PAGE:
Clinical placements

How a pain specialist team changed the way I nurse

Caring for patients in severe pain revealed the importance of individualised attention

Caring for patients in severe pain revealed the importance of individualised attention

Picture: Alamy

My second ever placement was on a surgical ward where I spent some time with the pain specialist team.

Many of the patients I was caring for were experiencing pain and I thought that joining the pain nurse specialists would enable me to learn more about the causes of pain and pain management.

Patient in distress

I spent about two hours with the team during their ward round. The first patient we saw was a female in her early thirties with carcinoma of the bladder who was experiencing severe pain. The pressure on her bladder and the constant urge to pass urine were also causing her great distress, and the nurses were joined by the patient's doctor for the consultation. 

The patient’s bed was soaked in blood and urine, and she was squatting near her bed, unable to find a comfortable position. She was crying and saying she wanted to die, and her relatives were also extremely distressed.

As a first-year student, I found this a situation challenging. I felt great empathy with the patient but I could not take away her pain. However, what I could do was try my best to make sure she was comfortable and that her dignity was maintained.

With the patient’s permission, I cleaned and changed her bed, and then found a commode for her. I helped her to wash and gave her a clean gown, enabling her to feel more comfortable so that the pain specialists could continue to treat her.

The pain management team reviewed her analgesia and provided her with a patient-controlled analgesia pump so she could self-administer her pain relief as required.

Calm, confident approach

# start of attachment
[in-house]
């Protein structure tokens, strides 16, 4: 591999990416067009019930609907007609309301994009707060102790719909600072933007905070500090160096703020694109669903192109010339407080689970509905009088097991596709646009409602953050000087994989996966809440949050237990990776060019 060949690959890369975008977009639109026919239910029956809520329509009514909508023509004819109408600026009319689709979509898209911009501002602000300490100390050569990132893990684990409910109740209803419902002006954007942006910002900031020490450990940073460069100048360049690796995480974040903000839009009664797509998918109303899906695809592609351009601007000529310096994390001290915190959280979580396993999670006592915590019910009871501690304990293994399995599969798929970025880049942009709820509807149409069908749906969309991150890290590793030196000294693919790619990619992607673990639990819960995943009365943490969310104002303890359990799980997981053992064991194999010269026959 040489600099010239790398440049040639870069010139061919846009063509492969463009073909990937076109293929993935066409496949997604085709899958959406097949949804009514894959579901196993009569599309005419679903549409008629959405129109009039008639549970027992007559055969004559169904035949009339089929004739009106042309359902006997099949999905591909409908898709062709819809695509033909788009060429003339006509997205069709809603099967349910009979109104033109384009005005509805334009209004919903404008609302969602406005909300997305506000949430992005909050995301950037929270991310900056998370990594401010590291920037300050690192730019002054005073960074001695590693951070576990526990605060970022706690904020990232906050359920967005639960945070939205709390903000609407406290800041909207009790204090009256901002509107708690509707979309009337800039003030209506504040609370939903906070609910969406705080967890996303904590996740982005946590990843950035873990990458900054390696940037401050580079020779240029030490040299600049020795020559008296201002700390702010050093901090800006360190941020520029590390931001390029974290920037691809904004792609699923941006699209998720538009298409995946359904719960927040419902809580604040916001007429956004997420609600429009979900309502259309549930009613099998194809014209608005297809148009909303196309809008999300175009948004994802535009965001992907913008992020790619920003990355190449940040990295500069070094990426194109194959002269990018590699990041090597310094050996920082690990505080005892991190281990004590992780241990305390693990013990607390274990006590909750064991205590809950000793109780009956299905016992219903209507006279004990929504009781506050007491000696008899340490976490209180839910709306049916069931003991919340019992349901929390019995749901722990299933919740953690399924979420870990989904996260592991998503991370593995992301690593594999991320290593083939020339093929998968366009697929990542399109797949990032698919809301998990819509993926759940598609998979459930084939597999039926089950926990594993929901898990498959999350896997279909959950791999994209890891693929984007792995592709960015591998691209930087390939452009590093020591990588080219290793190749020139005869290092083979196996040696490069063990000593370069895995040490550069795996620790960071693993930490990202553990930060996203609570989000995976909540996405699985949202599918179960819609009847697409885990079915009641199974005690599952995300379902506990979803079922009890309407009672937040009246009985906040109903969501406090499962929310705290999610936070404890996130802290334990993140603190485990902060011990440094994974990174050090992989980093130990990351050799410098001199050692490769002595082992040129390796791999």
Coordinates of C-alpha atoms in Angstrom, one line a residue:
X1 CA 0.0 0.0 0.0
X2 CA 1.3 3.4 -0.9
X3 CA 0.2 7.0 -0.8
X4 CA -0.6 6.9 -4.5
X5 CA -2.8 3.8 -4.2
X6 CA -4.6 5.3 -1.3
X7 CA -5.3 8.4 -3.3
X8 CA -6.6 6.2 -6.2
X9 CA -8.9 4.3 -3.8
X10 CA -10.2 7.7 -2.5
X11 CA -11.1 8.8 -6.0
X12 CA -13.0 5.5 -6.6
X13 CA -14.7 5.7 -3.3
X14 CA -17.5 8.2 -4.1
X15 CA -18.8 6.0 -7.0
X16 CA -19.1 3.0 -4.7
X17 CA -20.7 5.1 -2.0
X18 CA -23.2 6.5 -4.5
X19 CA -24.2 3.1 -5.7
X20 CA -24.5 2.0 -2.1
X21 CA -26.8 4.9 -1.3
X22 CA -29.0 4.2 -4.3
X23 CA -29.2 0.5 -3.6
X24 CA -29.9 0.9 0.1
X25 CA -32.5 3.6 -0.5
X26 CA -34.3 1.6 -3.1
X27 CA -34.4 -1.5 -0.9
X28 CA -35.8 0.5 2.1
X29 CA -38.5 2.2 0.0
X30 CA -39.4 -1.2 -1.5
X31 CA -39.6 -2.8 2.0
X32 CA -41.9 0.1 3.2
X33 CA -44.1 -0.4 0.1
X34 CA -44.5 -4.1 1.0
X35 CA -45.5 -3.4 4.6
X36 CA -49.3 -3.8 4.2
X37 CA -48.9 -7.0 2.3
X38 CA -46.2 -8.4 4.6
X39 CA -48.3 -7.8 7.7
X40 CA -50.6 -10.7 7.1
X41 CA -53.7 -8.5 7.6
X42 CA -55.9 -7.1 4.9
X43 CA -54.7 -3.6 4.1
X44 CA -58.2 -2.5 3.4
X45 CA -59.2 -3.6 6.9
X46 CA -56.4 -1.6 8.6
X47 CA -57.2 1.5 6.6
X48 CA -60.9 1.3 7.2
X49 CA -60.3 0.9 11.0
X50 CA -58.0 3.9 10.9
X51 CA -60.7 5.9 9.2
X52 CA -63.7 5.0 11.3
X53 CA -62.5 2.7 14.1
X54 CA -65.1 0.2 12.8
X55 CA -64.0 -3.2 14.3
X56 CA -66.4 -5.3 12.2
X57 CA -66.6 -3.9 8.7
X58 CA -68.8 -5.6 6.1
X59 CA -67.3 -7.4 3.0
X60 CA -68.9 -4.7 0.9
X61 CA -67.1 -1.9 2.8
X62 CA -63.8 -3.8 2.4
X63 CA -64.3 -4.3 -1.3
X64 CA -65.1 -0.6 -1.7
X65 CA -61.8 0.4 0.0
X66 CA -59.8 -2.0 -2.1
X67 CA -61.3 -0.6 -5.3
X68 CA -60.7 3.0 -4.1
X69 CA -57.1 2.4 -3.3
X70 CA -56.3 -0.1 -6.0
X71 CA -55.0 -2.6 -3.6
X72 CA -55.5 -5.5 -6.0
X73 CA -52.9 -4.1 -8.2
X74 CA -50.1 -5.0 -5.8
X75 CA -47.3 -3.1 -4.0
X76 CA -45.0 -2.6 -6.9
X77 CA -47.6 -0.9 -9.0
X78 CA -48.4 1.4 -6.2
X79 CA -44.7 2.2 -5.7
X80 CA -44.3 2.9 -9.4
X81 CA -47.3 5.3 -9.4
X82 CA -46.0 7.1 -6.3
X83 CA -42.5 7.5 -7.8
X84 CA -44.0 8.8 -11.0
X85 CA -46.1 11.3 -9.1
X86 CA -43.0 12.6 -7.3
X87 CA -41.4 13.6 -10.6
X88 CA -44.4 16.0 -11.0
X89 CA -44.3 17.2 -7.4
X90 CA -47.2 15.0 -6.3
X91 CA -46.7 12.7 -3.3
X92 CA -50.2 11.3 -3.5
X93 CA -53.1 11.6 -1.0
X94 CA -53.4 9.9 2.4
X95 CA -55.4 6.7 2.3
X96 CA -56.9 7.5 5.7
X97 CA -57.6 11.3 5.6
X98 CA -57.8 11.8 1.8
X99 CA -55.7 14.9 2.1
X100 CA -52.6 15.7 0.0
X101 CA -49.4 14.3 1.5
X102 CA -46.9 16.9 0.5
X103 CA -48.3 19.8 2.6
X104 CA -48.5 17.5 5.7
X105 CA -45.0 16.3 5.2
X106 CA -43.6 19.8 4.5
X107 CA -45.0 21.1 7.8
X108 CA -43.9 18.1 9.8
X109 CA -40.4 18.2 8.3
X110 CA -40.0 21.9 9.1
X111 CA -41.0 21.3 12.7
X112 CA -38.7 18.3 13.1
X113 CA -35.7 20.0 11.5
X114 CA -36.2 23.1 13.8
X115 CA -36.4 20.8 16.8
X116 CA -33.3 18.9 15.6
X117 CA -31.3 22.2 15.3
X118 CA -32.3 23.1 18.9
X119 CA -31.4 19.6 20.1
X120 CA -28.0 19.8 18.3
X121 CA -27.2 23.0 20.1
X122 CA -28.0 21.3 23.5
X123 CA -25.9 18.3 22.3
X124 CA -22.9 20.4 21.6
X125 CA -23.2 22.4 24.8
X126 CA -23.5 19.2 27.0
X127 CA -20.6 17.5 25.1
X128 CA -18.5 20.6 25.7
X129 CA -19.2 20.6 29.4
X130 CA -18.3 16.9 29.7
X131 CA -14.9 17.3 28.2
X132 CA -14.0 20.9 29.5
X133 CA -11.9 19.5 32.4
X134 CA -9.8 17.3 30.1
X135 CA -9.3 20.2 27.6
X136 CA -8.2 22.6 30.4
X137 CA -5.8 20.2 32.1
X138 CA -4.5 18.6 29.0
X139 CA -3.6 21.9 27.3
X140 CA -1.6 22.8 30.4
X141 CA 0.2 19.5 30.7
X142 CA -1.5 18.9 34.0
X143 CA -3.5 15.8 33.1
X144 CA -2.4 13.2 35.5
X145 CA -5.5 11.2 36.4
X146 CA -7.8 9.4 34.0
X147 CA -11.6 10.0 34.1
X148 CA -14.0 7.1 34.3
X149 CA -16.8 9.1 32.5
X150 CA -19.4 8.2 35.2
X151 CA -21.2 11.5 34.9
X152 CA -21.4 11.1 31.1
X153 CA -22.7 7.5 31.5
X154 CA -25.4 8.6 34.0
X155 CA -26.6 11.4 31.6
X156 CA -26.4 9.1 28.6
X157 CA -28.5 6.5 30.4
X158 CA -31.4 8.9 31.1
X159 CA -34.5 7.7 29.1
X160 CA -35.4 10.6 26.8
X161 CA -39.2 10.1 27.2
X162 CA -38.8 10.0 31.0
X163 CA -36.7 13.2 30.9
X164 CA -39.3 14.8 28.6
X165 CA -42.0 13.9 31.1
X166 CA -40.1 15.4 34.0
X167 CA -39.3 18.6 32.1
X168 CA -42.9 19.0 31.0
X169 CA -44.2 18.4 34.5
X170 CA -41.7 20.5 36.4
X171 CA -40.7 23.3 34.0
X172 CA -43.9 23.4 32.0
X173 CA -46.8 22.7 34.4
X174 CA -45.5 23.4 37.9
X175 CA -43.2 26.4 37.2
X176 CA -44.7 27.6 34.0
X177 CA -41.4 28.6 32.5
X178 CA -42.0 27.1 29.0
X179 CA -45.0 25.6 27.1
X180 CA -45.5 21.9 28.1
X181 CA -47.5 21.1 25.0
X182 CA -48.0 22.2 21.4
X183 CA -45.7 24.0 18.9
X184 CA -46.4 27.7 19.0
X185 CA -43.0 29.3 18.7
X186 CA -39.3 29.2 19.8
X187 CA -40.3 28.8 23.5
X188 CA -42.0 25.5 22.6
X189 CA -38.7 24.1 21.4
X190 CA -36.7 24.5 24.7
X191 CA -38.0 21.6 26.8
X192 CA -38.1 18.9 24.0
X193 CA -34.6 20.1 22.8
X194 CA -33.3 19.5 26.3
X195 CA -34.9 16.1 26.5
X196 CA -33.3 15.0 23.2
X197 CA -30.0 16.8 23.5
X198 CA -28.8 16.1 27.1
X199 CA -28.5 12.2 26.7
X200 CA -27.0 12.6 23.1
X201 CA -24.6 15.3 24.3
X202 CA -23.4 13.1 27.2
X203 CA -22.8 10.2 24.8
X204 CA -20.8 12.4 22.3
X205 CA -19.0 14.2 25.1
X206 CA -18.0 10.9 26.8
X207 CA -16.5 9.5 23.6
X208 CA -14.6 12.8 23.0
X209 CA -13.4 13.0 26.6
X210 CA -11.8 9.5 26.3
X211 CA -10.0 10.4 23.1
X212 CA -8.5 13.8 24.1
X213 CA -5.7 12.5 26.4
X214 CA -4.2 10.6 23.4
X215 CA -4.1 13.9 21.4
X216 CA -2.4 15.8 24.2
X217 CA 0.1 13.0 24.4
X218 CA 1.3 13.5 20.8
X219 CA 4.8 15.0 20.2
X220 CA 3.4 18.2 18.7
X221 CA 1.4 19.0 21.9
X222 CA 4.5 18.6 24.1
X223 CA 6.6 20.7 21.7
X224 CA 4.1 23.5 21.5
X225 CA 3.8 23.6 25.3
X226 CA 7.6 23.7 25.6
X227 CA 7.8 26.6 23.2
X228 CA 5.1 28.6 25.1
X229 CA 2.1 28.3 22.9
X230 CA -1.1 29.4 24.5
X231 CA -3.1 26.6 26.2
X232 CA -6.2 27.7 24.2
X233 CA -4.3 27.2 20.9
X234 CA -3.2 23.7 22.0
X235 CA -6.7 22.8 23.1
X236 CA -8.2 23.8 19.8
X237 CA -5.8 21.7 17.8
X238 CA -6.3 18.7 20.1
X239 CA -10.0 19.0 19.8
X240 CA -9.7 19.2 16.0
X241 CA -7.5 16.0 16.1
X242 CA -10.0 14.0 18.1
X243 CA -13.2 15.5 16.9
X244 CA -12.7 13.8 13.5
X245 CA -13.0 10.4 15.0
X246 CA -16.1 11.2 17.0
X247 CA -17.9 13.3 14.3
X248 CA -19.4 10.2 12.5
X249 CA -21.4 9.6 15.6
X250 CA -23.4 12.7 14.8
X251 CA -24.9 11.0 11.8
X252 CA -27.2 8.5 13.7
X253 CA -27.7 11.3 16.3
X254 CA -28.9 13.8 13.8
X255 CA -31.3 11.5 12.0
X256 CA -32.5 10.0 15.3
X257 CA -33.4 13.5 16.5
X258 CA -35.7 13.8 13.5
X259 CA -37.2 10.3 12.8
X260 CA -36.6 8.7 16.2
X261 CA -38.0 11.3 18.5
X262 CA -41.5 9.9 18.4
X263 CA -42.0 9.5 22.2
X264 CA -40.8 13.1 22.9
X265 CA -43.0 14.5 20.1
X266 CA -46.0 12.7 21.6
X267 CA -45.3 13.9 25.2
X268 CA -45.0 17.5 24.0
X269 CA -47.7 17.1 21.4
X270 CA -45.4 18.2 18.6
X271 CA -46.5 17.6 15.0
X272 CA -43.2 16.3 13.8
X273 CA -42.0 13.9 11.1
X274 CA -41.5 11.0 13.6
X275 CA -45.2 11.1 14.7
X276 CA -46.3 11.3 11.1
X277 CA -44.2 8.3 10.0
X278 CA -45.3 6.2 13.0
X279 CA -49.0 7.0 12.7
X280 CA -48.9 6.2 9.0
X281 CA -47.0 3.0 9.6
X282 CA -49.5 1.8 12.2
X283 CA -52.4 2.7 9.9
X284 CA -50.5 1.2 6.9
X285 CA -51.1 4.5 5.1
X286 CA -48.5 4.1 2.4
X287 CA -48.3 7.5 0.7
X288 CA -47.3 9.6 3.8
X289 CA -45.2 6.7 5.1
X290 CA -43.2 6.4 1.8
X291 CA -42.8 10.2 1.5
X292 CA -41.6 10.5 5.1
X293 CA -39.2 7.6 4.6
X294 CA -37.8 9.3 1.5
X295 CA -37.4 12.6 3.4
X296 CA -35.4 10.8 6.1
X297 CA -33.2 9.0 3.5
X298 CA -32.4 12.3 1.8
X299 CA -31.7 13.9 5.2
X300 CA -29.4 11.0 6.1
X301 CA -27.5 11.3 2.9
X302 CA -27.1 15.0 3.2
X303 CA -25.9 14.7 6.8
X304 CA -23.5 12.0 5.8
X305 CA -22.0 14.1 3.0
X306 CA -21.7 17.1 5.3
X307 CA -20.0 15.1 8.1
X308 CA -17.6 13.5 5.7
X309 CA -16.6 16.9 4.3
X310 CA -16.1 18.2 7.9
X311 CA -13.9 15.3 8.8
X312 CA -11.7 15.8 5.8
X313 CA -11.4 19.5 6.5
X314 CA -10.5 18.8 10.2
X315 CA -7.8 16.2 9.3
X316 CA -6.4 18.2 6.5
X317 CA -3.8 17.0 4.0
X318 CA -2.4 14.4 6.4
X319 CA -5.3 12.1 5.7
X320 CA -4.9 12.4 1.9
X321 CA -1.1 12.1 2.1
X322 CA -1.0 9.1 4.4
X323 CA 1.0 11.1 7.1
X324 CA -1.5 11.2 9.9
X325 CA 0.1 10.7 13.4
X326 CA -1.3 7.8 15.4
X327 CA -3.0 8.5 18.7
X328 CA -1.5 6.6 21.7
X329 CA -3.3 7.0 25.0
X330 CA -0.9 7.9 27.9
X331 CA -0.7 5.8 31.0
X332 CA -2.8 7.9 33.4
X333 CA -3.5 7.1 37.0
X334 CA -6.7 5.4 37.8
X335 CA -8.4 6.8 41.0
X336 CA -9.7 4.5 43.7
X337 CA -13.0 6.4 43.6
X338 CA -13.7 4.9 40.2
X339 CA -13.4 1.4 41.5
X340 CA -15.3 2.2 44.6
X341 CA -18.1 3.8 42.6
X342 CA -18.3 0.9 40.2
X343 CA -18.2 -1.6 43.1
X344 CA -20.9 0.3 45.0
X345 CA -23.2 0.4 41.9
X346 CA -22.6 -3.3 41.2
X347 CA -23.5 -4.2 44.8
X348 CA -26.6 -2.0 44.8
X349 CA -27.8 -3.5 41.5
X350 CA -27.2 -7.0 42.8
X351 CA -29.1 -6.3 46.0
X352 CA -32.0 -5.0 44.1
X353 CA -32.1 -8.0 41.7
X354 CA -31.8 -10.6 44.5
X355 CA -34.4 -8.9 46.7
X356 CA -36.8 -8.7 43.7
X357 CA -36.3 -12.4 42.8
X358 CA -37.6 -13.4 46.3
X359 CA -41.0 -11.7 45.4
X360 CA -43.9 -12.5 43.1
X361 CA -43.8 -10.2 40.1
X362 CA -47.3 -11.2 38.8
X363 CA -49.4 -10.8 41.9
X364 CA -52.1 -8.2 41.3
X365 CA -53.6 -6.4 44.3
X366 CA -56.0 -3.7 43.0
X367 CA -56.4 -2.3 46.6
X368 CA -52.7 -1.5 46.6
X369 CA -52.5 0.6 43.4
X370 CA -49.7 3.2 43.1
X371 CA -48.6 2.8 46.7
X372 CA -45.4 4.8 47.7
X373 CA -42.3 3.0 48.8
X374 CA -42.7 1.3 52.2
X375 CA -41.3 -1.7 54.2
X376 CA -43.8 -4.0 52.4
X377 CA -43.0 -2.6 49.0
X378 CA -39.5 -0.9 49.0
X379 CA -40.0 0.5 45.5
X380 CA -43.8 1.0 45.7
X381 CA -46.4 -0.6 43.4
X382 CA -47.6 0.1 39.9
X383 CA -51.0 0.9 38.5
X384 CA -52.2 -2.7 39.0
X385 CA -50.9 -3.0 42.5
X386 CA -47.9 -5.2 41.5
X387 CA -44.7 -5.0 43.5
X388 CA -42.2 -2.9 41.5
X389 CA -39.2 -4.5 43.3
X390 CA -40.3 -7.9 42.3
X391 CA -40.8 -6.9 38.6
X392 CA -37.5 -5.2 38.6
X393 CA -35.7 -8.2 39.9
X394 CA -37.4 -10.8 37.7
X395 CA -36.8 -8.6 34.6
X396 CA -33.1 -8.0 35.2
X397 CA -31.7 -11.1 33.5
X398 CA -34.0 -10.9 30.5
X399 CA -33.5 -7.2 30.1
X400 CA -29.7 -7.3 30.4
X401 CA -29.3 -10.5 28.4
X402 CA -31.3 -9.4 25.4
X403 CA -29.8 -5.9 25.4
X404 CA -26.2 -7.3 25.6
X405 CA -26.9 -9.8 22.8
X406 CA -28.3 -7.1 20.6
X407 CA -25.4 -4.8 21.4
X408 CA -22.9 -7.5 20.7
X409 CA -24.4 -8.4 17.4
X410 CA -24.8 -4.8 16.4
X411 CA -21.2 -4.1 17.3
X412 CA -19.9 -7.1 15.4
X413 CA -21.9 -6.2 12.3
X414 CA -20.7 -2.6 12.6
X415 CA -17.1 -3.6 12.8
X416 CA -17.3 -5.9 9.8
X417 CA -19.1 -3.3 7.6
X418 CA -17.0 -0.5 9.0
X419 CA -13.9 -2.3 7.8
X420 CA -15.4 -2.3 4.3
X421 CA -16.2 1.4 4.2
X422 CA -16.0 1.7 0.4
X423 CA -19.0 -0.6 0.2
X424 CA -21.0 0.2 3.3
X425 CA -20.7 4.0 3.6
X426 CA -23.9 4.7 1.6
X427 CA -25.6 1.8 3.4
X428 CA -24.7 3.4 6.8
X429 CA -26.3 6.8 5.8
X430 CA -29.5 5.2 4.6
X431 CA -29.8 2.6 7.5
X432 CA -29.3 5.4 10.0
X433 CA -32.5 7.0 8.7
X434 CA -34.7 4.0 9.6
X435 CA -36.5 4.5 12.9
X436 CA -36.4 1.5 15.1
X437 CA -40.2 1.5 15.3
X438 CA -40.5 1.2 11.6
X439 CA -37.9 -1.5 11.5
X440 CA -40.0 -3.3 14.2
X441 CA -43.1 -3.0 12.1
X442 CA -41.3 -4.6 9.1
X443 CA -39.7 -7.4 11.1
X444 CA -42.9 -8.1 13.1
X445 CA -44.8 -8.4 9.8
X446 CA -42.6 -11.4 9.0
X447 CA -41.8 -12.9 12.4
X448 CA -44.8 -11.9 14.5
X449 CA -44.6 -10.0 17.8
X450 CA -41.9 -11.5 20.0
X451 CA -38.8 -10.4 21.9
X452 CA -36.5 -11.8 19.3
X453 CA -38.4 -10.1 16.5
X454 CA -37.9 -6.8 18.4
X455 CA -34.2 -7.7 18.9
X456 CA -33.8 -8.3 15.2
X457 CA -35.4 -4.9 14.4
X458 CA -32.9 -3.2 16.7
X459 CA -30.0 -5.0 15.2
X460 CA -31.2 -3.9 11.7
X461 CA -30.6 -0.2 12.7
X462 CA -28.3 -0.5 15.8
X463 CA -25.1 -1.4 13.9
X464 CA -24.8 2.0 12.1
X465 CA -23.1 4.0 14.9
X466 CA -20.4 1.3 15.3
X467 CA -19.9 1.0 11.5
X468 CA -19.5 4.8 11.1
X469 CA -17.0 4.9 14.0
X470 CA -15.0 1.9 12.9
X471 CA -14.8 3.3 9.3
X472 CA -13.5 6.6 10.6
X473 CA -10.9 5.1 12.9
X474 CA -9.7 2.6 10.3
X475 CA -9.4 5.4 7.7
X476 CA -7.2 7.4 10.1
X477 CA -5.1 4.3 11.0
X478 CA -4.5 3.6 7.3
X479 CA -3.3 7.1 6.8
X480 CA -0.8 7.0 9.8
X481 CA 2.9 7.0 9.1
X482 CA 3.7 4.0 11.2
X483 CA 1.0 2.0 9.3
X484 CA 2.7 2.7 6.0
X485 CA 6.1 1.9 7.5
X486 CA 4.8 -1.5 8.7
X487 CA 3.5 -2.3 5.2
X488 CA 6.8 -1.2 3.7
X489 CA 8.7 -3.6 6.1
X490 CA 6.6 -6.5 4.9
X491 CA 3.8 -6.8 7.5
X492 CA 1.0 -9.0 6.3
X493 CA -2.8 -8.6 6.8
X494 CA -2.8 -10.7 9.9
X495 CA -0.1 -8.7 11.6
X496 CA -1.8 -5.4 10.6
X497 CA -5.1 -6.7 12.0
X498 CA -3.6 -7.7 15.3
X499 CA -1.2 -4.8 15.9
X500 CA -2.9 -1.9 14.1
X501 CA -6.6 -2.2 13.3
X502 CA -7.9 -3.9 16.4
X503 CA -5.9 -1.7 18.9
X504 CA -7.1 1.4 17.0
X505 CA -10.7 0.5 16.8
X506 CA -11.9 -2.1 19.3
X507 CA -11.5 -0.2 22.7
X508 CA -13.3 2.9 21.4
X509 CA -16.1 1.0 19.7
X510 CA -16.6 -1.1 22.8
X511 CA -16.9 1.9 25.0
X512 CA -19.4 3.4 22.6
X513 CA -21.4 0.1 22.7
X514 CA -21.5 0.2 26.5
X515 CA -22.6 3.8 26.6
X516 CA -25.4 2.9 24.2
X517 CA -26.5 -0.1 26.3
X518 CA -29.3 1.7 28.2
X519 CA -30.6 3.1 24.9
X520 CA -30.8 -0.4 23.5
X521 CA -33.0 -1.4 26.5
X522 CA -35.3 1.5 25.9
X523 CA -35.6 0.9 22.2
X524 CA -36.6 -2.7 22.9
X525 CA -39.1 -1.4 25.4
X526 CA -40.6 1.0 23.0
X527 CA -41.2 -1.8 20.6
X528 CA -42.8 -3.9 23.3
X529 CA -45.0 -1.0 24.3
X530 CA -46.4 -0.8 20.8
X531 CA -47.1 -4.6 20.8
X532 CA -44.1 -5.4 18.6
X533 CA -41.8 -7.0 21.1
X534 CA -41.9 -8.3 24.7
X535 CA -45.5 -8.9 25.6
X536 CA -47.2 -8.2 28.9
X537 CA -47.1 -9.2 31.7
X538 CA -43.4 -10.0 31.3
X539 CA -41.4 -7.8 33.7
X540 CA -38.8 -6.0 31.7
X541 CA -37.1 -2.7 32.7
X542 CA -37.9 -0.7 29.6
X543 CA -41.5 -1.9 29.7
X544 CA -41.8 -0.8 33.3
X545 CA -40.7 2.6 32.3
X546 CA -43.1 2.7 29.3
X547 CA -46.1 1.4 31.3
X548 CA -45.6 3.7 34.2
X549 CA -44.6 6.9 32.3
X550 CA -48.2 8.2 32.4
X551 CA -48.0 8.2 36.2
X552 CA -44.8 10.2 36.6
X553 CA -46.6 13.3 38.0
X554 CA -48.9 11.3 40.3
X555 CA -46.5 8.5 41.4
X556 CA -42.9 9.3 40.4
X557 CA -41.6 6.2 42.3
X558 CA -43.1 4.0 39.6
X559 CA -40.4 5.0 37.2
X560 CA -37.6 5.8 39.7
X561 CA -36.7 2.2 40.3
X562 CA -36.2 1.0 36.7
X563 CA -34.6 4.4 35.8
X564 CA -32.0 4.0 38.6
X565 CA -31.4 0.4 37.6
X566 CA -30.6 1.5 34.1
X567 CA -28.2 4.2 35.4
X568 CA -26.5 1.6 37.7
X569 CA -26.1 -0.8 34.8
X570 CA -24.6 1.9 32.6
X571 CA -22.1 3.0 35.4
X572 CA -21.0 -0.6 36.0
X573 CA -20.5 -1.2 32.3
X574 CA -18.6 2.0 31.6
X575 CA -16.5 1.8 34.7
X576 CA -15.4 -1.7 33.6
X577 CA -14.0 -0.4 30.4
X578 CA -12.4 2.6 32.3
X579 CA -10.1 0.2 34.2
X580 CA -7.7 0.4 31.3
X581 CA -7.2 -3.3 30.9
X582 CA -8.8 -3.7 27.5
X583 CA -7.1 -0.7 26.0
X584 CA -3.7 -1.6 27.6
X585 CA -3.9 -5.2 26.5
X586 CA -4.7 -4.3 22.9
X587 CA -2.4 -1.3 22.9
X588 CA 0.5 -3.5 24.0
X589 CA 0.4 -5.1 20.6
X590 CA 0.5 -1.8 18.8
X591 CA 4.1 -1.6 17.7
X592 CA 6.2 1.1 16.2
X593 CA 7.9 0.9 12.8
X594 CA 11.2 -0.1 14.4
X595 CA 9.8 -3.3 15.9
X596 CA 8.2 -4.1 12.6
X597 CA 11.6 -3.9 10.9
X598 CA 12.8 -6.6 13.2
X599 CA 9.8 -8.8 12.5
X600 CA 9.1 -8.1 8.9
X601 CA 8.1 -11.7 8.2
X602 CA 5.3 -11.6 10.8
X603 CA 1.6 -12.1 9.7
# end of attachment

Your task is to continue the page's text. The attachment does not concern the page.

Throughout the consultation, the team treated the patient with dignity and respect and were calm and confident in their approach. Their constant reassurance for her and her relatives made the patient feel less anxious and she eventually managed to settle. She was grateful, as were her relatives, for the care and compassion shown by the team.

I was impressed with the way the team used their knowledge and skills to care for such a distressed patient. This highlighted how important effective communication is in establishing therapeutic relationships with patients and their families, and I gained a better understanding of the role good team work plays in providing quality, patient-centred care. 

We also saw an older female patient who was experiencing severe pain following a fall. She had been prescribed paracetamol (as required) on her drug chart but her pain was getting worse. The team promptly assessed her, reviewed her pain score and prescribed stronger analgesia to be taken regularly.

Great early experience

Shadowing the pain specialists was a great experience, especially so early on in my nurse training. What I learned from their compassionate and professional approach has shaped my nursing practice.

This experience helped me realise that nursing practice is not a one-way track from nurse to patient, but a collaboration between the patient, their family and healthcare professionals, with the patient at the centre of care.

It also showed me what a huge difference addressing fundamental care needs can make to a patient, and why we must approach each patient as an individual with individual needs.

  Samuel Osei is a second-year nursing student at the University of Hertfordshire


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